Eld’s deer (Rucervus eldii) is an endangered species that was historically common throughout Southeast (SE) Asia and eastern India [1, 2]. They are a large cervid (90–150 kg) that occupies open dipterocarp forests with abundant grass and forbs in the understory [2, 3]. These forests are found throughout SE Asia where there are monsoon rains and silty soils. In the twentieth century, much of this forest was converted to agriculture, primarily for rice production [4, 5]. Exacerbating the plight of the deer was the influx of modern weapons during the Second World War and the conflicts of the 1960s. There are three recognized subspecies of Eld’s deer , and by the 1990s, one subspecies (Rucervus eldii eldii) was confined to a single wetland in India, a second (Rucervus eldii siamensis) was extirpated from Thailand and Vietnam with scattered reports in Lao PDR and Cambodia, and the third (Rucervus eldii thamin) was extirpated from Thailand, with isolated populations still occurring in Myanmar . The wild populations of R. eldii siamensis in eastern Cambodia are the largest for that subspecies. The largest remaining populations of R. eldii thamin are in Myanmar, and regional estimates estimate >90% of these animals reside along a crescent of forests between the Central Dry Zone and the Chin Hills to the west .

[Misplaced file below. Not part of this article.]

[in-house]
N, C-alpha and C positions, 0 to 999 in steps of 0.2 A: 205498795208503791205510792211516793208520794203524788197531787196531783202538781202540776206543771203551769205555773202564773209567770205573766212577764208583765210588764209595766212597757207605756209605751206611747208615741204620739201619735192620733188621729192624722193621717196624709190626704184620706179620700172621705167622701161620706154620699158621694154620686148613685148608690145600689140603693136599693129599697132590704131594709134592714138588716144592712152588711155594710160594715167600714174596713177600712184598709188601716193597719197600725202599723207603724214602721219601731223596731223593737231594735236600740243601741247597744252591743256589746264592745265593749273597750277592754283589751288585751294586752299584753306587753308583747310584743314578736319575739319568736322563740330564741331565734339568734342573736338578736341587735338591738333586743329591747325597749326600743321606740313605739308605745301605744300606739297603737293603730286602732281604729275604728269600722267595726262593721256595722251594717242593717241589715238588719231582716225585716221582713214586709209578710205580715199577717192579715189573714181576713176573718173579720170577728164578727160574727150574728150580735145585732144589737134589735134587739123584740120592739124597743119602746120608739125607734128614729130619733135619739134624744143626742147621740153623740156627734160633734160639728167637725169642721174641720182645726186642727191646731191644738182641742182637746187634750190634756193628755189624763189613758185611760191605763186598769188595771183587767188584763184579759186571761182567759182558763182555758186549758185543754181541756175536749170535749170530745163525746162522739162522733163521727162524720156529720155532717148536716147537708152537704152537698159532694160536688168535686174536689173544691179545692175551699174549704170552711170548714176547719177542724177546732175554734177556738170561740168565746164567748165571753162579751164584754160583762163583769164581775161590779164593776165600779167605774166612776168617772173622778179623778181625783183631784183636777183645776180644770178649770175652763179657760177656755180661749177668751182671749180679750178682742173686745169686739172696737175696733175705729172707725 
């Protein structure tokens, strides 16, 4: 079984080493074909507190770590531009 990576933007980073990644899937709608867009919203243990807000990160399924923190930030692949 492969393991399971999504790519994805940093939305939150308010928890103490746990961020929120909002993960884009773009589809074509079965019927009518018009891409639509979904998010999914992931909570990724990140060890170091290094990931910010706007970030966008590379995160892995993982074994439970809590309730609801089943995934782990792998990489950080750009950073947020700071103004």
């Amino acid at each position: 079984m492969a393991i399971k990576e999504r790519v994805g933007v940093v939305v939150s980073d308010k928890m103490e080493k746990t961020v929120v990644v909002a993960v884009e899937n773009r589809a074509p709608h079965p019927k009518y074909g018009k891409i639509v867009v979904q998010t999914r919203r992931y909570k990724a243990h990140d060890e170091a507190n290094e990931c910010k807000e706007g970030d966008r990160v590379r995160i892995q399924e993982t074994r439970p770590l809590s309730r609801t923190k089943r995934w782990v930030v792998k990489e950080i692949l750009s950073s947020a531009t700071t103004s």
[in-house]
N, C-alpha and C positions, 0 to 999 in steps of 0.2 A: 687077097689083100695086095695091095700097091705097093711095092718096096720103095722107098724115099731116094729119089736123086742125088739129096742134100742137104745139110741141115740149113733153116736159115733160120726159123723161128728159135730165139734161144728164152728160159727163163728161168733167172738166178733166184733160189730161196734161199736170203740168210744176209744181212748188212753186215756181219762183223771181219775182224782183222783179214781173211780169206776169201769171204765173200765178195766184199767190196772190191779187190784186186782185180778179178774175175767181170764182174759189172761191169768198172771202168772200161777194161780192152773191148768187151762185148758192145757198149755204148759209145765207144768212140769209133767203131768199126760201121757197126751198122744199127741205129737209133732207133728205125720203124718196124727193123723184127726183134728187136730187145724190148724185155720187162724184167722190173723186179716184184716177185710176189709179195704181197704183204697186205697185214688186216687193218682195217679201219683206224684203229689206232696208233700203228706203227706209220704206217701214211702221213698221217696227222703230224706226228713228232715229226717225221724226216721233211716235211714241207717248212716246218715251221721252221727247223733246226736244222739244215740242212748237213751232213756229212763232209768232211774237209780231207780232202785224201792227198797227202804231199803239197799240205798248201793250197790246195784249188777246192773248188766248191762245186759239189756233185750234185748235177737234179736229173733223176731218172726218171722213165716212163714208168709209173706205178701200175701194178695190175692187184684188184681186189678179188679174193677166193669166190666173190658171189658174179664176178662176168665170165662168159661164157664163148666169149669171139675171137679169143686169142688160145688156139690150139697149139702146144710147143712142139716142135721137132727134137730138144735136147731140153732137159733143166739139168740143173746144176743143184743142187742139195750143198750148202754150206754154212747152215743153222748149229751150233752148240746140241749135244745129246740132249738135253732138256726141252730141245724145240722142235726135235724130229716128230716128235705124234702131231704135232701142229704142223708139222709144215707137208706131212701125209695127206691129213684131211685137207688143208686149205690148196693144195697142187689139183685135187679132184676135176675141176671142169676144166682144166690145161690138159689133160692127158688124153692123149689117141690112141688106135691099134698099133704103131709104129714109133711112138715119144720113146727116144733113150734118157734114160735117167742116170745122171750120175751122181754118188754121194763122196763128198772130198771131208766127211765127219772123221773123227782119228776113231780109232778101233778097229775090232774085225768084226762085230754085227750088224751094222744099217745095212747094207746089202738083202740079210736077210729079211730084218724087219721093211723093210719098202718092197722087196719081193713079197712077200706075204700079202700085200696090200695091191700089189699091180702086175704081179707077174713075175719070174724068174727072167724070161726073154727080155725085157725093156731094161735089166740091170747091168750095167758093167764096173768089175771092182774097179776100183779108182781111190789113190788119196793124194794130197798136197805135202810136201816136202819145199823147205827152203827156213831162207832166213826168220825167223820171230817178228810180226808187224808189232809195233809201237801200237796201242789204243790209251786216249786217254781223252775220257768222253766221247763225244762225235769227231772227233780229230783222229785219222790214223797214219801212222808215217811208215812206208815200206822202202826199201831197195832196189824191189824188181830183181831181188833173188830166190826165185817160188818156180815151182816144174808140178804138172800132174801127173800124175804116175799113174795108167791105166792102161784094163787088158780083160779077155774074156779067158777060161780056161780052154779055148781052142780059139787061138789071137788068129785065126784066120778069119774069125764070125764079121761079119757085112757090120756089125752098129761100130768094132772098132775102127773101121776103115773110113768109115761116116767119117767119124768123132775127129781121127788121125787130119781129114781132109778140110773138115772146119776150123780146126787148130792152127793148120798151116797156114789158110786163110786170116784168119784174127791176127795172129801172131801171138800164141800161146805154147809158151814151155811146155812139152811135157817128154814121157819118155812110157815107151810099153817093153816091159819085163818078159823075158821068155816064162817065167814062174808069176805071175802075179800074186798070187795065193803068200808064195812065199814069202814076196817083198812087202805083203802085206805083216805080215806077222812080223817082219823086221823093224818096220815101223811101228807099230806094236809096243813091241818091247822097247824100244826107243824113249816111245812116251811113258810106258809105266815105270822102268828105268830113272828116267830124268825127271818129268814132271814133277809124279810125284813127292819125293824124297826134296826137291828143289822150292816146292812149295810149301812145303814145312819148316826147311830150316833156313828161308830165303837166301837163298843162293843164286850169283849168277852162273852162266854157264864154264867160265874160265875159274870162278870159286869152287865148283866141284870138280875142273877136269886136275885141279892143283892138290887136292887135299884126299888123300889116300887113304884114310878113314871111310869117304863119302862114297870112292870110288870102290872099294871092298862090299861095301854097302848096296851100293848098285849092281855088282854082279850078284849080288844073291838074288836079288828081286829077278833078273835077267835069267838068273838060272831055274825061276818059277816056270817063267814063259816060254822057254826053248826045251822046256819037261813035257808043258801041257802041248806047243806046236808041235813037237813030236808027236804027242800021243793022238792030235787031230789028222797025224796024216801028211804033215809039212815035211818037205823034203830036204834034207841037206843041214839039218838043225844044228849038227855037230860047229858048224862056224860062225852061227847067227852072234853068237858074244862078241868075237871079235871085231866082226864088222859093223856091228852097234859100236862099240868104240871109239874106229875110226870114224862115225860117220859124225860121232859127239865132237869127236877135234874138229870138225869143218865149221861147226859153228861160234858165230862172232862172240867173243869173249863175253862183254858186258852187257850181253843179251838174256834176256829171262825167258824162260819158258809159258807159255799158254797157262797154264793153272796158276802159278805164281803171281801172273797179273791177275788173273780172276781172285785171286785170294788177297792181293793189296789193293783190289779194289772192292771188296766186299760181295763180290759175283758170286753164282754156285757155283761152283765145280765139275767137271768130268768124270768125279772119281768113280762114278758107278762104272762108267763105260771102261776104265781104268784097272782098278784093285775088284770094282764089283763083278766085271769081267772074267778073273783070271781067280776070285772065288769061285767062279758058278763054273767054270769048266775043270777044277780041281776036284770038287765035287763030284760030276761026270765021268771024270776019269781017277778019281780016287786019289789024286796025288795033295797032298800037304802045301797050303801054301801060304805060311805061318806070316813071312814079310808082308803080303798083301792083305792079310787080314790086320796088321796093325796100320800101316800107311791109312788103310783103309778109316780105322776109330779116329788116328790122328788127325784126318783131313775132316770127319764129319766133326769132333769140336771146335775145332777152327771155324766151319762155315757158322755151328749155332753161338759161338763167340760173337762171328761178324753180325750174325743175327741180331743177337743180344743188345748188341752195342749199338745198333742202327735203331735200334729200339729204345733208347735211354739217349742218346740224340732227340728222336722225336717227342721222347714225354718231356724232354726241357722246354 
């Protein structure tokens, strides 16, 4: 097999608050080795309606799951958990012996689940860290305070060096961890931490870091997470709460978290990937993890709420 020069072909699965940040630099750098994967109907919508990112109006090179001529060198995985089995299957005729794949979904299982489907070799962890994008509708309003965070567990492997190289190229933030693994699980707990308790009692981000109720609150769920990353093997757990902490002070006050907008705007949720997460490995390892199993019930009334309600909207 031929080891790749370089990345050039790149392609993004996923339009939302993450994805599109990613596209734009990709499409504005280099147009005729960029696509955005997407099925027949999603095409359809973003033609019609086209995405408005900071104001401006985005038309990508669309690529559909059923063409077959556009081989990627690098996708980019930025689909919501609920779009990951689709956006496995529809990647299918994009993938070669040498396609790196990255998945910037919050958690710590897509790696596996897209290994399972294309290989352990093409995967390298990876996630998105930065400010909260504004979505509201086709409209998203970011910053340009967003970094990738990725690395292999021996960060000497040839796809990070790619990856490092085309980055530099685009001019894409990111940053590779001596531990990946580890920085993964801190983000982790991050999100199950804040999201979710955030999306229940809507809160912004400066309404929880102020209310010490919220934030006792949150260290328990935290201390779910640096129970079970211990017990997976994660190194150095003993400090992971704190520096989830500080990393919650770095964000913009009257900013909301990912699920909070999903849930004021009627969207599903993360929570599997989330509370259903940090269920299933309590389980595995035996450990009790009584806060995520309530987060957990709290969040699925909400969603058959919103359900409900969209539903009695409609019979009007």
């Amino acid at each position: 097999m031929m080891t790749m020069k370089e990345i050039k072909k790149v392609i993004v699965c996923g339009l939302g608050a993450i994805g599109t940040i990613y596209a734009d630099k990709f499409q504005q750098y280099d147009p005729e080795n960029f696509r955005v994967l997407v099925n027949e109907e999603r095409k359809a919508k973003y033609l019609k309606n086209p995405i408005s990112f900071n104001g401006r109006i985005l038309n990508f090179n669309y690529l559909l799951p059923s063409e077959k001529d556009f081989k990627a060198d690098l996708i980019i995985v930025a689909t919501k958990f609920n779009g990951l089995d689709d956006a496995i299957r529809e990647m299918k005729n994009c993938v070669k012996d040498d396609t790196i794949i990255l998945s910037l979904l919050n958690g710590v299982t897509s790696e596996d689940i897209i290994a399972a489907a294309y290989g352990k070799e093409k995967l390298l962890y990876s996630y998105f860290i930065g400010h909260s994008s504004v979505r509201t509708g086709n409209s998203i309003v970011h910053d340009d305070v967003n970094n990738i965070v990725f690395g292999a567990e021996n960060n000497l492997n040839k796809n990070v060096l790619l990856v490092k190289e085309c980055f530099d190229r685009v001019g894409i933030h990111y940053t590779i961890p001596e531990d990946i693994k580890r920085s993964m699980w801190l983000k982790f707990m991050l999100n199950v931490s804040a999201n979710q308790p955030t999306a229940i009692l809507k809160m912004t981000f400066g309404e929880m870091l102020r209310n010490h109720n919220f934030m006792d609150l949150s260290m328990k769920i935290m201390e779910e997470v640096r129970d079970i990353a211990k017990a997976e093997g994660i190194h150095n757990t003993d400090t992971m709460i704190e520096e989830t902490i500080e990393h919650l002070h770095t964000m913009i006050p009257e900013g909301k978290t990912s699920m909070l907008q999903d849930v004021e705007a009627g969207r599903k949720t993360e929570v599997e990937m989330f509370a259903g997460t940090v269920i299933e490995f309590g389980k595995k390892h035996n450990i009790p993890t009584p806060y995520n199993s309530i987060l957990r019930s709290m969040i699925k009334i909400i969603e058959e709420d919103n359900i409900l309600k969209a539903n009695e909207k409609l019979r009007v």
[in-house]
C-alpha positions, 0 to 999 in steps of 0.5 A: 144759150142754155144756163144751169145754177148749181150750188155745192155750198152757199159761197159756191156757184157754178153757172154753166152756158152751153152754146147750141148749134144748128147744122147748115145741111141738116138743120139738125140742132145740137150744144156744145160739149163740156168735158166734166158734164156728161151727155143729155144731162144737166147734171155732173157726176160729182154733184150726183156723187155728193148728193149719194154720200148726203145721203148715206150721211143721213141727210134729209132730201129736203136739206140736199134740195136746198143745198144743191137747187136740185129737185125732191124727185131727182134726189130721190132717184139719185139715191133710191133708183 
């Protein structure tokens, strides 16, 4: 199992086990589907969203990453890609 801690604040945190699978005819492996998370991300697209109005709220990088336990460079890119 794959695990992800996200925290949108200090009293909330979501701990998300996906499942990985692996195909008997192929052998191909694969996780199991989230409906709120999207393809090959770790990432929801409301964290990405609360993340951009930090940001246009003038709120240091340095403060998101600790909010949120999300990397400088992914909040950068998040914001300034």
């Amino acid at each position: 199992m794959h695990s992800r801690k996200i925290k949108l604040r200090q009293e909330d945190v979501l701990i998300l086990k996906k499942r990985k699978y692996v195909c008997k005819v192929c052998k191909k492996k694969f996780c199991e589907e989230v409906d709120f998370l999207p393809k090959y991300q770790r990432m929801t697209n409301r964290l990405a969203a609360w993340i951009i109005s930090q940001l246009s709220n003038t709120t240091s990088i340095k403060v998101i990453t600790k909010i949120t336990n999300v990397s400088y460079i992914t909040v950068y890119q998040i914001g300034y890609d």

The Smithsonian Institution holds Eld’s deer at its facility in Front Royal, Virginia, and assists with ex situ conservation for this species by increasing knowledge on reproductive physiology and captive breeding . In the early 1990s, Smithsonian was approached by the Myanmar government about assisting with a field survey and ecological study of wild populations of Eld’s deer. This outreach resulted in the first field team arriving in Myanmar in 1995, and the Smithsonian effort has continued to evolve to the present day with varying success. Published scientific papers on the deer’s social organization , ecology , and distribution [1, 7], as well as the history of wildlife management in the region  and the socioeconomics of local communities [11, 12] have greatly expanded our knowledge of the species and their management needs. A country-wide Conservation Plan was created in 2015 based on these advances in our understanding of the species . The current paper is a case study highlighting the efforts of the Myanmar government and the Smithsonian Institution to save a species whose ecology has been well studied, but whose conservation has proven problematic.
Ecology and Habitat Needs